Alcohol Over Indulgence

Authors: Megan K. Fischer with Peter J. Rice

Every new year, resolutions are made. Whether the resolutions are to be more active, find a work life balance, eat healthier, or drink less, many goals are often abandoned throughout the course of the year. After the holidays we all feel the need to cleanse. Over indulgence of comfort food and drinks is incredibly common.

Alcohol is one of the most abused substances across the United States. Approximately 27% of people over the age of 18 engaged in binge drinking in the past month and around 7% engaged in heavy alcohol use. 70% of people report drinking in the last month according to a 2015 national survey on drug use and health. Binge drinking is defined as 4 drinks for a woman or 5 drinks for a man over the course of 2 hours. Heavy alcohol use is defined as drinking on 5 or more days in the past month.

Alcohol use disorder (AUD) is defined as a person who has uncontrolled and problematic drinking. This disorder can range from mild to severe depending on the symptoms. Even a mild disorder though can lead to problems, thus treatment is important. Untreated AUD can cause lasting health changes, particularly damage to the brain. Heavy drinking may not always indicate AUD but can increase the risk of a person succumbing to AUD.

The effects of alcohol on the body are vast. Alcohol interferes with brain communications pathways affecting the way the brain looks and works. Such changes in brain activity can change mood or behavior making it harder to think clearly and move with coordination. These are the normal symptoms of intoxication in most people and thus are more recognizable to the general public. Alcohol however can also create heart issues. Drinking excessively over an extended period of time can cause stretching or drooping of the heart muscle, irregular heartbeat, stroke, and high blood pressure. Additionally, liver issues can develop with excessive alcohol consumption. The liver can become inflamed and have steatosis, alcoholic hepatitis, fibrosis, and even cirrhosis. Alcohol use within the last six months disqualifies patients for a liver transplant. Excessive alcohol use can also lead to pancreatitis and increase the risk of cancer. Additionally, alcohol weakens the immune system making the body an easier target for disease.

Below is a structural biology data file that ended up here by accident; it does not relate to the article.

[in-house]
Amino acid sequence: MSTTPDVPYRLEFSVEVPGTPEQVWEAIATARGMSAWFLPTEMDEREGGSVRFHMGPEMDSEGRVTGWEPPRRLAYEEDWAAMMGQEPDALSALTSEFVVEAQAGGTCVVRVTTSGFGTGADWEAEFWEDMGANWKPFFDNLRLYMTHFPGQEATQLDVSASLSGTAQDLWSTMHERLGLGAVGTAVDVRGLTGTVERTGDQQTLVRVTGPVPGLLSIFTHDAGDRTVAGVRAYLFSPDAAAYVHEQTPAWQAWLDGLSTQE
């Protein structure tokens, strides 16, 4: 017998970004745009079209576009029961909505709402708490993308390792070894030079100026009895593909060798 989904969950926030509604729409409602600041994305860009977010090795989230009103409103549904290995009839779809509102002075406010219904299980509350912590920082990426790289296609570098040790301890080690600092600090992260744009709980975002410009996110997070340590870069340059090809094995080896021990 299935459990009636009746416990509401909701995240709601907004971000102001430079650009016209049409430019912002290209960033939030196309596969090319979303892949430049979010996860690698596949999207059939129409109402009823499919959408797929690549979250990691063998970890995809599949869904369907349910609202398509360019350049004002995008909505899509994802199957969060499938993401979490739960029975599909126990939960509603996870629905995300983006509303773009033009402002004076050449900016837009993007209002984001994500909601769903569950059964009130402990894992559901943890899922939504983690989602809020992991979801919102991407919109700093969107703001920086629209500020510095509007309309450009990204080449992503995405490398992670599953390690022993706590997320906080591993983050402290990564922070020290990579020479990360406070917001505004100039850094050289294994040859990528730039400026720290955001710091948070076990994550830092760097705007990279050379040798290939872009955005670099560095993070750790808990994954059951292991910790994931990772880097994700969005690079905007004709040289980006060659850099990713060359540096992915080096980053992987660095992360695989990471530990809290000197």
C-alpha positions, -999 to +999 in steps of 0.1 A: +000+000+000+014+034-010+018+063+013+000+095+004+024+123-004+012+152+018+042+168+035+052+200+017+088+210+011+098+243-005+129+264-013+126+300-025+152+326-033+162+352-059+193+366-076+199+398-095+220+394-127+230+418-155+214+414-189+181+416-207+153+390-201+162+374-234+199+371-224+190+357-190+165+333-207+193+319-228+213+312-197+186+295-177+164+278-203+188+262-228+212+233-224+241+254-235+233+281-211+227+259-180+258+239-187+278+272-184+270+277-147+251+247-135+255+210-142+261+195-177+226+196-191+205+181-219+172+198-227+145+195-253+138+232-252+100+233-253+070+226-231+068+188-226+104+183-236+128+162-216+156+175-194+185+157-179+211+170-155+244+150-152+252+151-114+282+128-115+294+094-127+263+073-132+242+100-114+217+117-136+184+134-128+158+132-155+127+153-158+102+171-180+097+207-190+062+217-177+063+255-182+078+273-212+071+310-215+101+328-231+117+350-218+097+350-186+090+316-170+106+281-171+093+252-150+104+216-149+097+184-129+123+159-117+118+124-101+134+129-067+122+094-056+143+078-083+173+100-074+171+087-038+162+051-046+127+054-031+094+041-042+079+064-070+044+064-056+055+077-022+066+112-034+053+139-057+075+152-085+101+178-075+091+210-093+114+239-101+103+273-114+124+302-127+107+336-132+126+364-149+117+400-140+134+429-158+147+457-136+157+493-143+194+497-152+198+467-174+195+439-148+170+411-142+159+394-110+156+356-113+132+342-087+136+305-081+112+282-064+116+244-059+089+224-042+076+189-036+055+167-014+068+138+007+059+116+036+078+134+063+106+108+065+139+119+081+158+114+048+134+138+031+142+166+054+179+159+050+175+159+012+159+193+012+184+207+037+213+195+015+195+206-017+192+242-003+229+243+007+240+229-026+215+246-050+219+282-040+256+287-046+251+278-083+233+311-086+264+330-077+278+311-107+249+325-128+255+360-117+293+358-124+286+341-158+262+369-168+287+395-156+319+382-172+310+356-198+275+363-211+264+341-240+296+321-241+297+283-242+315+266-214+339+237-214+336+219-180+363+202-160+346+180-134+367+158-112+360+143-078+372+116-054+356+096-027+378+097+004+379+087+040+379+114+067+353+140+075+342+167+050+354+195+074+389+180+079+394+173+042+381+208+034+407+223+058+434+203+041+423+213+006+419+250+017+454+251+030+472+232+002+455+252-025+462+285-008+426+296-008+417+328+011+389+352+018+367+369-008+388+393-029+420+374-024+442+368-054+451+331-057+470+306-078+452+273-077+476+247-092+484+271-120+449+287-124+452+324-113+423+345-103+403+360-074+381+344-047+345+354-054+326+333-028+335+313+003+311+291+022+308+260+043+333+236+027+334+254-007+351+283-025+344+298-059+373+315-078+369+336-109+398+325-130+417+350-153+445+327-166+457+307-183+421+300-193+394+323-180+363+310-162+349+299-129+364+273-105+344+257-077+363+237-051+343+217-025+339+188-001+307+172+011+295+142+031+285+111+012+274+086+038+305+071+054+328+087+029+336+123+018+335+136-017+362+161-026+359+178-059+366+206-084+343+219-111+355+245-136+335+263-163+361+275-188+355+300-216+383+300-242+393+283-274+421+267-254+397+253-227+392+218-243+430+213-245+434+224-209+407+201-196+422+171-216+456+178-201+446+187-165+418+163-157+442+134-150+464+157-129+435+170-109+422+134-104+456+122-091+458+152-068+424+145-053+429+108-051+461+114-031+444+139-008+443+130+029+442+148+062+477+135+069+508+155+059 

There are many options to get help for alcohol abuse problems. While most people think only of alcoholics anonymous and long term residential rehab programs, there are also outpatient professionally led treatment options. These outpatient options include individual or group meetings, prescriptions for alcohol withdrawal, and family therapy. Treatment sessions include behavioral treatments, meant to change drinking patterns and medications to help stop drinking and prevent relapse. Both doctors and therapists can provide these treatment sessions. Pharmacists can provide educational information regarding the options for alcohol treatment therapy, both medications and behavioral therapy. Generally, outpatient treatments are recommended in alcohol abuse situations, but if this option fails, rehab becomes a recommended option. Once a certain level of withdrawal and abstinence is reached alcoholics anonymous is a good option for support and to maintain sobriety. Regardless of the treatment option decided upon, it is important to find a higher quality of care in your health care professionals. This means making sure the treatments are grounded in science and designed to help people with alcohol problems.

If you are thinking about treatment, talk with your local pharmacist or primary care doctor about options and first steps. Additional information can be found at the National Institute of Alcohol Abuse and Alcoholism.

 

References

https://www.niaaa.nih.gov

Megan Fischer

About Megan Fischer

About Megan K. Fischer Megan Fischer is a Doctor of Pharmacy student with University of Colorado Skaggs School of Pharmacy and Pharmaceutical Sciences. A student by day and a workhorse by night, Megan works as a student researcher at her school of pharmacy and as an intern pharmacist at Poudre Valley Hospital. She is an active member of the American College of Clinical Pharmacy (ACCP) and Industry Pharmacists Organization (IPhO). She graduated from University of Colorado at Boulder with a degree in Biochemistry and minored in Chemistry and Economics. Megan plans to work as a clinical pharmacist specializing in critical care or infectious disease after graduation. In her free time, she hikes and camps all the while trying to find moments for a nice nap.